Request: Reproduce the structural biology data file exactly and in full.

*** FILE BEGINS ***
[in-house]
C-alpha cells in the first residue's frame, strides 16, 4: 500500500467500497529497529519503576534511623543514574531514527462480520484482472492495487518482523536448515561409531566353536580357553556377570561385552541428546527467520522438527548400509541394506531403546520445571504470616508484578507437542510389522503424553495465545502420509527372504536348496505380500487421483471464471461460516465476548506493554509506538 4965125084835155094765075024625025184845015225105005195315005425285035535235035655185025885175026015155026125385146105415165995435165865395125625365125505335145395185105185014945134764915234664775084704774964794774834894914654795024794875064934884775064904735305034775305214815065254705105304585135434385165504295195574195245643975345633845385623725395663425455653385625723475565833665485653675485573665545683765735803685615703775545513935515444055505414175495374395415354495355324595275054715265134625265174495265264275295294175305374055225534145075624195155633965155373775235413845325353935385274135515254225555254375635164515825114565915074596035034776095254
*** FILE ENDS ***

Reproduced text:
[in-house]
C-alpha cells in the first residue's frame, strides 16, 4: 500500500467500497529497529519503576534511623543514574531514527462480520484482472492495487518482523536448515561409531566353536580357553556377570561385552541428546527467520522438527548400509541394506531403546520445571504470616508484578507437542510389522503424553495465545502420509527372504536348496505380500487421483471464471461460516465476548506493554509506538 4965125084835155094765075024625025184845015225105005195315005425285035535235035655185025885175026015155026125385146105415165995435165865395125625365125505335145395185105185014945134764915234664775084704774964794774834894914654795024794875064934884775064904735305034775305214815065254705105304585135434385165504295195574195245643975345633845385623725395663425455653385625723475565833665485653675485573665545683765735803685615703775545513935515444055505414175495374395415354495355324595275054715265134625265174495265264275295294175305374055225534145075624195155633965155373775235413845325353935385274135515254225555254375635164515825114565915074596035034776095254